Capacity in the administration market is a concern though, as explored by my colleague Alison Bostock in her recent article here. As trustees, we are very reliant on third-party administrators. I worry about the volumes of member queries that could follow the launch of the dashboards, and the ability of administration firms to handle the additional work. 

How do you think consolidation will affect the DC market, both at master trust and single-trust DC scheme levels? 

I think consolidation is a good thing up to a point, but you could reach the point where there are not enough master trust providers left in the marketplace to really allow the value for money discussion to thrive, and also where innovation becomes less important. Because why innovate, if there are only three or four providers left in the market? You have your captive audience. I hope that we don’t get to that point. There’s also scope for individual employer schemes to thrive in the future. I don’t think we should assume that they’re all going to move to consolidation.  

You can have good employer schemes where they subsidise the cost to members to provide better value for money for members, and of course, where they know their members, they can target communications and engagement far more efficiently and effectively than a master trust is able to do across the board.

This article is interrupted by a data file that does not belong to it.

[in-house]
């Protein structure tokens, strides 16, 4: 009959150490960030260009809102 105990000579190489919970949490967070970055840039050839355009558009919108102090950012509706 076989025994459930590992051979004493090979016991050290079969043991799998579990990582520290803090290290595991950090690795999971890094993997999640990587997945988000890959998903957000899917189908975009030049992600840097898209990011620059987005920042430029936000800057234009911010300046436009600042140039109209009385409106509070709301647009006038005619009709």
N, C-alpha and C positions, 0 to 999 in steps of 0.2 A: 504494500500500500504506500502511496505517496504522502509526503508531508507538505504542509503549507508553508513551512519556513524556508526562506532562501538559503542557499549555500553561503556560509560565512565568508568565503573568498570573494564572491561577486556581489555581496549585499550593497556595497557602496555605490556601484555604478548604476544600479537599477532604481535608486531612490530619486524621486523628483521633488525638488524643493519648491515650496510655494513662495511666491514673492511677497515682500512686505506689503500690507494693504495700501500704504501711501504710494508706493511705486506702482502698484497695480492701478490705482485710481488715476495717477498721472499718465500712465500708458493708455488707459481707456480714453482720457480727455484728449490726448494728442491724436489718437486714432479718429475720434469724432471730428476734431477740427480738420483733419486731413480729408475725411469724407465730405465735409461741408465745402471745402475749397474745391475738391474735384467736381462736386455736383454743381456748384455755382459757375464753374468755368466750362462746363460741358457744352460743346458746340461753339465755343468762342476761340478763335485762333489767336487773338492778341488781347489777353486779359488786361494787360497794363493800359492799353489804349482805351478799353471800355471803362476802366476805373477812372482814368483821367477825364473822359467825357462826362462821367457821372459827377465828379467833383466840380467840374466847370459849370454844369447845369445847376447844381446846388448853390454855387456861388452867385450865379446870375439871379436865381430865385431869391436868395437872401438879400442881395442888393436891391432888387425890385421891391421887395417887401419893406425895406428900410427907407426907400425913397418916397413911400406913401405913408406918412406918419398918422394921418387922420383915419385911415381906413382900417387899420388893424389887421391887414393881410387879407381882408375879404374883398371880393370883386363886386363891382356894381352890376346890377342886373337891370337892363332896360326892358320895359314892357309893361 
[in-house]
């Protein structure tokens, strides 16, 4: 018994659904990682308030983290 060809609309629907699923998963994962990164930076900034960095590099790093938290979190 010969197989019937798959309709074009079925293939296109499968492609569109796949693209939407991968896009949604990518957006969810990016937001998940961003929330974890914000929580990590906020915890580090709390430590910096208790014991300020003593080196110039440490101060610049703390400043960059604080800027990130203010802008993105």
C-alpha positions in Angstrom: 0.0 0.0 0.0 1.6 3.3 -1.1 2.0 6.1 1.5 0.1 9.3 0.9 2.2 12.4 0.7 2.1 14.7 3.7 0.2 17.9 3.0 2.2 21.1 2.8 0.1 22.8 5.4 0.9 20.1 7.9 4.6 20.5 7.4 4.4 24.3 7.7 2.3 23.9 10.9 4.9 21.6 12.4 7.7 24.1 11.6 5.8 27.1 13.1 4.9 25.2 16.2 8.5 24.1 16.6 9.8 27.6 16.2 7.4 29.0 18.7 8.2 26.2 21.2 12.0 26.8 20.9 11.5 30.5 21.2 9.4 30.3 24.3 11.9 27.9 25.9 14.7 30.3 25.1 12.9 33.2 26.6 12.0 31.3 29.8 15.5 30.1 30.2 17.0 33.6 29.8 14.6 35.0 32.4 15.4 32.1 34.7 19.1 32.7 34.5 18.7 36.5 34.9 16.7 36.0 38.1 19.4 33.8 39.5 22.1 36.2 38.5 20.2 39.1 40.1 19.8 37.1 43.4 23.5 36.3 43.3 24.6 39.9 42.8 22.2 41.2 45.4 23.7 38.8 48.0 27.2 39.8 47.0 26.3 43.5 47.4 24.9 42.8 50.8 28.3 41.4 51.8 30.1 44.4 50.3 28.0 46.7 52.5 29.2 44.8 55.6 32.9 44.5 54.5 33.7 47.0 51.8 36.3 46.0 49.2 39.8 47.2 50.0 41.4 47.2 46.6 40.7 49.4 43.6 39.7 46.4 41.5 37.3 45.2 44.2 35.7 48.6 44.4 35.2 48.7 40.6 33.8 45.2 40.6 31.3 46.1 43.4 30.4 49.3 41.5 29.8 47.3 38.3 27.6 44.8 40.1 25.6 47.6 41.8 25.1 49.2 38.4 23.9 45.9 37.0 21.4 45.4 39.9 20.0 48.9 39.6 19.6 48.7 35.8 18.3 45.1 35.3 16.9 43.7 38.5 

What’s the solution to the small pots issue?

We’ve been discussing this policy for so long that we need to start taking action, rather than discussing it for another ten years.  

I don’t think pension dashboards are going to be the answer. I expect we will find some consolidation as a result of it, but members already show a level of engagement by going on the dashboard to look at what they’ve got in the first place. Whereas the majority who are disengaged are the ones that need an automated route as soon as possible.  

My preference would be doing the ‘pot-follows-member’ (PFM) system because, to find a consolidator, we could spend years debating who that consolidator should be. 

Can members be expected to navigate the decumulation maze single handed?

Decumulation is probably the most unresolved area of Defined Contribution scheme management, in terms of how to help members make the right choices for themselves and their family.  

With decumulation, not only have you got the risk that lots of people may not be financially literate and don’t understand all the options available, but also that decisions may still be needed in the later years of their life when many people will suffer with cognitive decline.  

How are you going to work out your drawdown amounts as an 80-year-old if you haven’t got the mental capacity that you had as a 60-year-old? So, there are a lot of unresolved questions there, and I do think that both providers and trustees together should work on plans to help with this. 

The above extracts from the Defined Contribution and Master Trusts roundtable discussion originally featured in the May 2023 Pensions Age magazine found here.

How ZEDRA can help

With the shifting landscape of pensions legislation and regulation, and increasing risks and governance burden, our team is here to help guide you through the regulatory landscape, deliver good governance, and improve efficiency. 

Whether you wish to outsource pensions governance and secretariat, appoint us as professional trustees, engage us to carry out adviser reviews, or conduct discrete projects, we can offer as much or as little support as required for Defined Benefit, Hybrid, and Defined Contribution pension schemes. 

Contact Joanne to discuss your specific circumstances. 

Related Insights

How Can We Help You?